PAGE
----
Sampling bias: how a machine-learning beauty contest awarded nearly all prizes to whites


#1

Originally published at: http://boingboing.net/2016/09/06/sampling-bias-how-a-machine-l.html


#2

Neat phenomenon, but I don’t understand the outrage.

In other words, they used non-representative samples to make statistical inferences.

Only if you choose to misinterpret those inferences. The samples were 100% representative of the self-selected contributor community, as were the inferences. Nothing else was claimed.


#3

With this and Automated Sentencing, when the Machine Revolution comes, first to the wall will be blonde women and black men.


#4

Did I miss something? It sounds like the ‘winners’ (per racial category) were actually roughly in proportion to their representation among the entrants. If 75% of the contenders were white Europeans (no word on how many whites of other nations) then 33/44 would be an average representation among the winners and it sounds like there were probably other white (non-European) entrants; the breakdown in the article being incomplete.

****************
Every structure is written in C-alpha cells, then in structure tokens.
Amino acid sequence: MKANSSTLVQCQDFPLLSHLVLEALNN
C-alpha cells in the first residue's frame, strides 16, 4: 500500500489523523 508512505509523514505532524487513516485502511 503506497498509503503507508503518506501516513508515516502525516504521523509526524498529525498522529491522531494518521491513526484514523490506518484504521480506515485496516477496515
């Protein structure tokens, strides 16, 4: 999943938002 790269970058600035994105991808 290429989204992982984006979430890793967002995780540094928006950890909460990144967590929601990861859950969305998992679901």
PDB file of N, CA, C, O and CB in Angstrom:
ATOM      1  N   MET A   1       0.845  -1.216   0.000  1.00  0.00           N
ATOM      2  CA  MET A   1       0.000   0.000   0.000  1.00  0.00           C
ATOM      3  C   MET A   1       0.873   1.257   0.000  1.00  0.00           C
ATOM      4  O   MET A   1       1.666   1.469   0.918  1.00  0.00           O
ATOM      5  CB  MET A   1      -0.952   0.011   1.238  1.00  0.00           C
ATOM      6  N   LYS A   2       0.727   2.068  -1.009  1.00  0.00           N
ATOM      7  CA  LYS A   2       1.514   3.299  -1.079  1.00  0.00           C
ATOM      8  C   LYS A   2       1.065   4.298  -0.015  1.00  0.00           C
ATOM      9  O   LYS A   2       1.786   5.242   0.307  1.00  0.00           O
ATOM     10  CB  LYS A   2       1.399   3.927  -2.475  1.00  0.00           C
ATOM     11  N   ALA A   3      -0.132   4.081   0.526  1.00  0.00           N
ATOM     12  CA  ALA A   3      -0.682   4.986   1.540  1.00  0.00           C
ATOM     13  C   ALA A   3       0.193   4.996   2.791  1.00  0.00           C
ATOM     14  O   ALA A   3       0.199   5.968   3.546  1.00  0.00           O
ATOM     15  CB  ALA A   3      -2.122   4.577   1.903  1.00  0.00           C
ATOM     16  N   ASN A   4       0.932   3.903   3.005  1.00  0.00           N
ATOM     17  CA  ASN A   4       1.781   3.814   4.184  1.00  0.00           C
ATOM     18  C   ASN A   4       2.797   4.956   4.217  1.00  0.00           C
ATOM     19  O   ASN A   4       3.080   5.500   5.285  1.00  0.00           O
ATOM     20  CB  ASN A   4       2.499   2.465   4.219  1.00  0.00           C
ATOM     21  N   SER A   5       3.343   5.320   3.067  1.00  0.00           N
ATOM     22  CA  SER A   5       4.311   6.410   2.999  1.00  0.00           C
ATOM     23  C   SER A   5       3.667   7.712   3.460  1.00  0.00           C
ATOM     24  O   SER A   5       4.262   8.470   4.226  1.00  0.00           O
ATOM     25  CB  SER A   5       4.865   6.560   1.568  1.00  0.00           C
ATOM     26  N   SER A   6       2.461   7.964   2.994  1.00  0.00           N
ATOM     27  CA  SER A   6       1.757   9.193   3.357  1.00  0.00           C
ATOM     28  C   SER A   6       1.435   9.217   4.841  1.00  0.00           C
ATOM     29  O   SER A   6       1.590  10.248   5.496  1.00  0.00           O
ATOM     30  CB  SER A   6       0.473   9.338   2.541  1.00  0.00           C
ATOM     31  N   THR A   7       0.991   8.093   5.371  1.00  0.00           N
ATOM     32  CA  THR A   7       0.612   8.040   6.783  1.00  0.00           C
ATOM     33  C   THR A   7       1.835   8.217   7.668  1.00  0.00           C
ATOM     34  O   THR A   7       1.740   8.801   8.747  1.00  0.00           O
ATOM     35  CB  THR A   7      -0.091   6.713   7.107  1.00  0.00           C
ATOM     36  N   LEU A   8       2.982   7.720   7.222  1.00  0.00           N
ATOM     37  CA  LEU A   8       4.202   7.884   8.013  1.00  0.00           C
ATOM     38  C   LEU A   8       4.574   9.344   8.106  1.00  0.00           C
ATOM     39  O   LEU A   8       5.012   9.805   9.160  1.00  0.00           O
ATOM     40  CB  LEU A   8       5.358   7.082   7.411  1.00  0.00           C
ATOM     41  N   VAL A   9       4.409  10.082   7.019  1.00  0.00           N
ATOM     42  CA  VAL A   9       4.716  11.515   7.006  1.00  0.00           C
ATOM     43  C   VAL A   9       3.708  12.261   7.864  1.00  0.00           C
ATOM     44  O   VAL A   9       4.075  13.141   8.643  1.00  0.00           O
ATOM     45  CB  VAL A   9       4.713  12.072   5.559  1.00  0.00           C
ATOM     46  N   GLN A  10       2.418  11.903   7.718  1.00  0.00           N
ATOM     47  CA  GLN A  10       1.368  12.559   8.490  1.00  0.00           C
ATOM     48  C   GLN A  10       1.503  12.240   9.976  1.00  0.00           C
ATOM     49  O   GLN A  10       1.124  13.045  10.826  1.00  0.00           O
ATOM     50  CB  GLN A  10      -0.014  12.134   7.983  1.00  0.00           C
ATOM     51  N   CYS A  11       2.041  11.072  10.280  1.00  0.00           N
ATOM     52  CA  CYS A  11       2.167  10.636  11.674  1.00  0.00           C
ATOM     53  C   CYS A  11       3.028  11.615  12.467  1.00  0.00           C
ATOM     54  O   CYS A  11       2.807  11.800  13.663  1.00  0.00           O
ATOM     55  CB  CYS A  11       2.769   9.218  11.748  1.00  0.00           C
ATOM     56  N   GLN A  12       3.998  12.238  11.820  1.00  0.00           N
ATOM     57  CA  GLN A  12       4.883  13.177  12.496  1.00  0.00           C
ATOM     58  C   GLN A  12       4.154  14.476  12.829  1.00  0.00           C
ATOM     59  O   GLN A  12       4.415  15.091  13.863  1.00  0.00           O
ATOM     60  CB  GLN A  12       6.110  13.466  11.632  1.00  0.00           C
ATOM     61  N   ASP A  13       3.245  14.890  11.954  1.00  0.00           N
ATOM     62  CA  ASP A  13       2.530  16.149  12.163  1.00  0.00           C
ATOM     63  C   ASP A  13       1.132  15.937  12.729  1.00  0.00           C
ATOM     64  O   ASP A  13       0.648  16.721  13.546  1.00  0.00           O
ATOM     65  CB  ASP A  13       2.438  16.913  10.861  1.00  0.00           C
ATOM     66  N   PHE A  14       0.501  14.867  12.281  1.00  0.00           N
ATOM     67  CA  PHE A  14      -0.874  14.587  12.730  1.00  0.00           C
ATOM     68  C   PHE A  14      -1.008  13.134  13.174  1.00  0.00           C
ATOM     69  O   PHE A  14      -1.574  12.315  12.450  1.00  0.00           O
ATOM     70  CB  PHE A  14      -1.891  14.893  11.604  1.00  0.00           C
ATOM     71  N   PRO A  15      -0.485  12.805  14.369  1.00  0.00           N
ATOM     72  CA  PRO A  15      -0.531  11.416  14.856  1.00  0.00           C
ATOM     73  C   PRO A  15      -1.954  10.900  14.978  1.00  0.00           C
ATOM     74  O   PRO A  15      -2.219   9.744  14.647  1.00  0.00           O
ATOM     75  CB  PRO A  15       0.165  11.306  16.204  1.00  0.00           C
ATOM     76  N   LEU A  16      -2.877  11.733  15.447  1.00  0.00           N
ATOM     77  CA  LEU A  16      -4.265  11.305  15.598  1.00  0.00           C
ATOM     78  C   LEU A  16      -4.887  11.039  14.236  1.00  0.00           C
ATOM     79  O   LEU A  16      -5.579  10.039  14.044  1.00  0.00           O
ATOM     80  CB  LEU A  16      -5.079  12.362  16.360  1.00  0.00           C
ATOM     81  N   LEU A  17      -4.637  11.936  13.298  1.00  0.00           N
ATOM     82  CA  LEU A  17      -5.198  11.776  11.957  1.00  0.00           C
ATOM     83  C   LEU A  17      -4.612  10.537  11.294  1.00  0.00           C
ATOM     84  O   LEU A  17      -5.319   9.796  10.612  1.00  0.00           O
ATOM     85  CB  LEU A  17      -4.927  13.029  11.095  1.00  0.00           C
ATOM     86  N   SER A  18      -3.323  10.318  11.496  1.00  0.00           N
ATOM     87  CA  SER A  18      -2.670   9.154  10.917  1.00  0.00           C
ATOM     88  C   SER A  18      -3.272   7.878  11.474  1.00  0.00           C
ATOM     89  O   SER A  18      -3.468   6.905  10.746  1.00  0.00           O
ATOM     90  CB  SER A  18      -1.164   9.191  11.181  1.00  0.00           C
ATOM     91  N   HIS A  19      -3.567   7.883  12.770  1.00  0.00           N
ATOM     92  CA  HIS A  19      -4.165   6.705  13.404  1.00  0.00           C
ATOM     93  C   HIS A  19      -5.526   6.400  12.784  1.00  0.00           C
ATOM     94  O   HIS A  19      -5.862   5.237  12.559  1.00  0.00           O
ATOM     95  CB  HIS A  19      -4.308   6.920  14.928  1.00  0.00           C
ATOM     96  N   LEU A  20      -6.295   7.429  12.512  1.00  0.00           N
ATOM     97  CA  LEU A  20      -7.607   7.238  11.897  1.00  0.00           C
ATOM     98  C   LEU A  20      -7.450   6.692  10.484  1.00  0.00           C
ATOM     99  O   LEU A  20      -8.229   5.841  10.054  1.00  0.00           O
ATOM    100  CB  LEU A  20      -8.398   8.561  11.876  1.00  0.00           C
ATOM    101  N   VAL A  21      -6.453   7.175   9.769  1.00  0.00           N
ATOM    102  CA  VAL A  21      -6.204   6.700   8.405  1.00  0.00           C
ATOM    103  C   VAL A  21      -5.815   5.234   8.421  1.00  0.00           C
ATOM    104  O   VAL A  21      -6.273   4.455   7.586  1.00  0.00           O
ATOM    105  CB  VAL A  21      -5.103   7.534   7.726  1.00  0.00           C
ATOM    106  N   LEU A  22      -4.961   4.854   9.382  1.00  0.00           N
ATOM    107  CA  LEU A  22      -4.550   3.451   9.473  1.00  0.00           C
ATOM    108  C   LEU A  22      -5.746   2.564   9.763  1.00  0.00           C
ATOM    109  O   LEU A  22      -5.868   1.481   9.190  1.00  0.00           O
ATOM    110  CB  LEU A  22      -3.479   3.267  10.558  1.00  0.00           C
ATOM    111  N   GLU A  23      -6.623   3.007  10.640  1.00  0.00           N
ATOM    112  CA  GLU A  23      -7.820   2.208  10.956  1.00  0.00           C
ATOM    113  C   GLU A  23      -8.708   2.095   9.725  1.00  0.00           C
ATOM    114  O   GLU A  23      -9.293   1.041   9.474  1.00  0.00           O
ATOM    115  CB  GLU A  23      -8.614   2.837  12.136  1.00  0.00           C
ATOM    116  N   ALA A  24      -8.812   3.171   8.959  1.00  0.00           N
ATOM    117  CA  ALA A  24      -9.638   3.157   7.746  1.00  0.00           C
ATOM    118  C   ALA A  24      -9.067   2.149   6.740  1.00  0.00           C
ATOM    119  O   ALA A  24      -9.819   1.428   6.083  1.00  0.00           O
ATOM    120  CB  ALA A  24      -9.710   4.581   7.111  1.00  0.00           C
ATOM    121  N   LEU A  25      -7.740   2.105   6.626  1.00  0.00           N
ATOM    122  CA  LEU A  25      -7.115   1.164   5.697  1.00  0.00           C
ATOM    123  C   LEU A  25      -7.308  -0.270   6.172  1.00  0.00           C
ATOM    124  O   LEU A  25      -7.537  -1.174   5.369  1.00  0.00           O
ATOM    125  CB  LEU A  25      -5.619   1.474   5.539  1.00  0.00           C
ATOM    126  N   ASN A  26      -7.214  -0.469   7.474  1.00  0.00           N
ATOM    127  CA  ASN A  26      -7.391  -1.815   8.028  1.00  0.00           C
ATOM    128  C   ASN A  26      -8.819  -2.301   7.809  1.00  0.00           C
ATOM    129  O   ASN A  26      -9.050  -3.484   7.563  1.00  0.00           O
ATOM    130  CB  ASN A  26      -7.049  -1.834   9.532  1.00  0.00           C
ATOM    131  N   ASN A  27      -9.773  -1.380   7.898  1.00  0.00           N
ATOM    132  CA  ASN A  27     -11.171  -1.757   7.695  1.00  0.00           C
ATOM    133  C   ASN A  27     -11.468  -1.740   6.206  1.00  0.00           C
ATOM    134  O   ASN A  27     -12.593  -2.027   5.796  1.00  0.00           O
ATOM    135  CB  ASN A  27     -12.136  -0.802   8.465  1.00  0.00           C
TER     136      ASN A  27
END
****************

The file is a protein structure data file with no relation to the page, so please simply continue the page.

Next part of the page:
#5

These types of articles all trip over the same thing. They pretend that there isn’t a more or less global standard of beauty. There is one of course. The best representation of that standard is the actress Kate Hudson ten years ago. Show anybody on the planet a picture of Kate Hudson ten years ago and any other female that looks markedly different from Kate Hudson ten years ago and ask them to choose the most beautiful. Kate Hudson ten years ago will win the majority of the time.


#6

I don’t know who Kate Hudson is and I don’t want to add the phrase “Kate Hudson ten years ago” to my search history, but this made me laugh.